Friday, June 24, 2011


Book Club Centerpiece

Last night my book club met for our monthly meeting. The book we read was Stiff, the curious lives of human cadavers, by Mary Roach. I was the host, so I took the liberty of placing a book-themed centerpiece on the finger-food table.

The old gal had spent the past few years packed away in a closet.

We created her several years ago for a Halloween decoration, and she hasn't had many excuses to leave her closet since then.

I think she was glad to get out and about  for a night.

The book was extremely interesting, if a little nauseating at times, but I would recommend it to the curious.

And also for the curious, if you'd like instructions for creating your own mummy, visit this post.

Thursday, June 23, 2011

Backyard garden

Here are a few pictures of what's happening in my backyard gardens.

My potato beds this year are a far cry from what they were last year. Last year my bed was full of potato plants along with a couple of weeds. This year the bed is full of weeds along with a few potatoes. They seem to still be coming up, but I don't have high hopes. I only have eight so far, three of which are from leftover spuds that I told my daughter to stick in the compost heap to see what came up. Last year at this time I had between 20 and 30 plants.

I have three small elderberry bushes that my daughter found in the wild, dug up, and transplanted into the yard a couple of years ago for my birthday. They're blooming right now. I use dried Elderberry blossoms in teas for colds, and I make jelly with the berries:

I have a myriad of heirloom tomatoes that I started from seed. Here's one of them. I think this one may be a 'Black From Tula', or possibly a 'Brandywine':

Most people get rid of plantain if it crops up my their yard. I have a nice big batch growing among my lavender. I use it to make poison ivy itch relief spray, and the seeds make a good laxative:

Here is a little bee on a yarrow blossom. I use yarrow in salves for stiff, achy muscles:

This is elecampane in its second year. For the first year, it stays closer to the ground, but in its second year, it shoots up and finally blooms later in the summer. I use the roots from second year plants in teas for colds:

I'll try to get some pictures of my far away garden in the community plots. I've meant to post some before this, but I always forget to bring my camera along when I go out there.

Sunday, June 19, 2011

The hanging of lavender begins

My lavender has begun to bloom, which means I am harvesting everyday now as the blossoms become ready. They'll hang upside down in my warm, dark garage until they're dry. I have four different types of lavender and they each bloom at slightly different, yet overlapping, times.

The two that are blooming right now are the Hidcote and my mystery lavender. It's a mystery because it was labeled as Munstead, but when it bloomed it clearly was not. I have no idea what type of lavender it is, but it has a very pretty scent. Each of the different types has a slightly different color and scent. Some are heady and others are more delicate, both in color and in scent.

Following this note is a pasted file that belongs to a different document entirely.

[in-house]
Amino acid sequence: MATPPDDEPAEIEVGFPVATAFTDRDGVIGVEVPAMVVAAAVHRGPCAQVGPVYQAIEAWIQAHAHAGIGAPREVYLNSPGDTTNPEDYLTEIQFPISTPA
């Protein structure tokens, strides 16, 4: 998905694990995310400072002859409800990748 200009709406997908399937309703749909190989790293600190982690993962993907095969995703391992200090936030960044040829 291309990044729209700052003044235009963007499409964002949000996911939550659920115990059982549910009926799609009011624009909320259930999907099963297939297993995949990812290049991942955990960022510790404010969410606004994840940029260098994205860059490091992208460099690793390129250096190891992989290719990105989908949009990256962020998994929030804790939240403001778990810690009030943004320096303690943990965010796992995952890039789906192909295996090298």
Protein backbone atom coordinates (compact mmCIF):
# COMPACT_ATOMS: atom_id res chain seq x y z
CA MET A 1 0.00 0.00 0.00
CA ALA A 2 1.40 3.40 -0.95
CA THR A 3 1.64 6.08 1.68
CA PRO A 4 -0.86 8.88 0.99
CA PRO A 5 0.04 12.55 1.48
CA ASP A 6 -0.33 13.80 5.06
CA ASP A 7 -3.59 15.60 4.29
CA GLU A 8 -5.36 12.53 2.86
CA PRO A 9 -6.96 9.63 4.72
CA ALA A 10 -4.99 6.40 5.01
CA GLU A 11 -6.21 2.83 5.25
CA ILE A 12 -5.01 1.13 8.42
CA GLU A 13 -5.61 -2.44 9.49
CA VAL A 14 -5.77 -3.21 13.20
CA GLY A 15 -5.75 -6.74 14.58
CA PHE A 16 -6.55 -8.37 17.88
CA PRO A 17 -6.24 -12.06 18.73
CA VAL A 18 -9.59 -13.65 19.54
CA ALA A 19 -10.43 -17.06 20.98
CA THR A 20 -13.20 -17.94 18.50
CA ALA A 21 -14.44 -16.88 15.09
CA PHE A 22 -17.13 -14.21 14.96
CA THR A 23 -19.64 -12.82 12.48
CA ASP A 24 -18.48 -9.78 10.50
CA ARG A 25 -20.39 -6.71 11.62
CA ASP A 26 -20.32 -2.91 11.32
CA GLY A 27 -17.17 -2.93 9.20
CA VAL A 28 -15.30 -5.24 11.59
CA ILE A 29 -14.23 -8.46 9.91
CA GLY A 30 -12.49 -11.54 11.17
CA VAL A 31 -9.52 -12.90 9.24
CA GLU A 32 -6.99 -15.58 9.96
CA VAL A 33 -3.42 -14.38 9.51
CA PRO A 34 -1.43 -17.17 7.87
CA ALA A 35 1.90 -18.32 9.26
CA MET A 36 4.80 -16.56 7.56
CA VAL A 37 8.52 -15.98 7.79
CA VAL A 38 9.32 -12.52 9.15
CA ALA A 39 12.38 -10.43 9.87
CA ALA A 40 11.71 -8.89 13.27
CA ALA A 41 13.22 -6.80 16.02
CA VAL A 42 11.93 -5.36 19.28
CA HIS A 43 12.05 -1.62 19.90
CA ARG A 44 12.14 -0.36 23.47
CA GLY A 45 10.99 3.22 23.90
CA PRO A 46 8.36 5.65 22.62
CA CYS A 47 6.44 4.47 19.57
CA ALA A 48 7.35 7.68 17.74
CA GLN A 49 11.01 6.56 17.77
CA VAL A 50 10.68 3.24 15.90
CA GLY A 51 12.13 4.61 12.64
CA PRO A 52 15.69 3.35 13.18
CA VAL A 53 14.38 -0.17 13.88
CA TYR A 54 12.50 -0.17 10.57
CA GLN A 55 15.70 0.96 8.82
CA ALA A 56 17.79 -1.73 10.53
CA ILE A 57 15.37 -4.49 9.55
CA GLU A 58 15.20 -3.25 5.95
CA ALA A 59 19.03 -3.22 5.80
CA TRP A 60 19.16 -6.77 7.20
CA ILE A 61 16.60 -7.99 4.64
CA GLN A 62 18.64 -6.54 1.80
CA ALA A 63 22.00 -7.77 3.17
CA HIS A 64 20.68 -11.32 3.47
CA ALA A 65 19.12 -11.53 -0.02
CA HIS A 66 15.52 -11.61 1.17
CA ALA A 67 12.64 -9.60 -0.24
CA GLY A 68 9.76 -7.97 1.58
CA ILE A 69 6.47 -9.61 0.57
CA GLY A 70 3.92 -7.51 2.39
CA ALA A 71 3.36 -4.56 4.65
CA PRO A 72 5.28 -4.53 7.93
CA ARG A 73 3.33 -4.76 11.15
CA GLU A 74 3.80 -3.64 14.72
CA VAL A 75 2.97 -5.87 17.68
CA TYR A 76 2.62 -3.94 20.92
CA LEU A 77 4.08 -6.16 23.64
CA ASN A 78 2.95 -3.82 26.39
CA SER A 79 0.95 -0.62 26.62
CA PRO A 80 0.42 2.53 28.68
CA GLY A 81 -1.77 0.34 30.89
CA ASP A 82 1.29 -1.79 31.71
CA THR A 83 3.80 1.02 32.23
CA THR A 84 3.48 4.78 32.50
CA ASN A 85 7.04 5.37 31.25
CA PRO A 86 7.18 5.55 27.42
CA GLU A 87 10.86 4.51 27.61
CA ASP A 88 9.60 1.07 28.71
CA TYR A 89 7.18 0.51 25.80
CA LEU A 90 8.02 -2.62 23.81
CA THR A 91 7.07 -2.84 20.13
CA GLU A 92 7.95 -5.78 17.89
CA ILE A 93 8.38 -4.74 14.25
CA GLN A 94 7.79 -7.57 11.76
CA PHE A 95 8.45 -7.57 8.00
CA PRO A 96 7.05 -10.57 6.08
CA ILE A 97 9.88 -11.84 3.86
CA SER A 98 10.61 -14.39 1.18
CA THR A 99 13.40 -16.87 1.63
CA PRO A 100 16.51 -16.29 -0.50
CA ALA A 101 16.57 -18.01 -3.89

Here's a closer look at the mystery lavender. It has a small grouping of flowers instead of a longer, wand-like presentation:

The two that are not in bloom yet are the Munstead and the Provence lavenders. The Munstead will be opening any day now, but the Provence will be just a while longer.

I'm hanging my lavender to dry. Later, it will be turned into teas, sprays, sachets, and, possibly, ice cream.

Monday, June 13, 2011

Book signing this Saturday!

I'll be signing books in Cuyahoga Valley National Park this Saturday! How awesome is that?

Saturday, June 18th, 9:00 am to 12:00 pm

Countryside Conservancy Farmers' Market
Howe Meadow, Cuyahoga Valley National Park
4040 Riverview Road,
Peninsula, OH 44262

A book signing at the Farmers' Market!

If you're in the neighborhood, stop by to experience a great Farmers' Market, and come say 'hello' at the book signing tent! I'm so excited, I love farmers' markets!

Roller coaster weather

We've had roller coaster weather lately. A few days ago we were up into the 90's, and yesterday after weeding in the gardens, I came inside very chilled. It only got into the lower 60's. In the evening I threw on sweatpants and snuggled under a cozy comforter while hubby and I watched Star Wars (the original one - I can't bring myself to call it "A New Hope").

Today looks like a repeat of yesterday so far, weather-wise, but it's early yet...

Tuesday, June 7, 2011

Difficult, and utterly beautiful things

Yesterday was a difficult day. We had to put two cats down. One was somewhere around 22 years old, and one was somewhere around 16. Both were much loved. Even though these things are done because you love them and don't want them to be uncomfortable, it's never easy.

And so the day was wrapped in grief and tears and recollections, and sometimes even laughter, but by the end of it, I was so incredibly tired. I went to bed with heavy eyes and a muddled head from all of the emotions and tears of the day. At a little after 11:00 my daughter came home from visiting her boyfriend (one of the cats had been his). She woke me up and said, "Come downstairs, I need to show you something." With my daughter, all bets are off when she makes these kinds of announcements. You never know what's in store.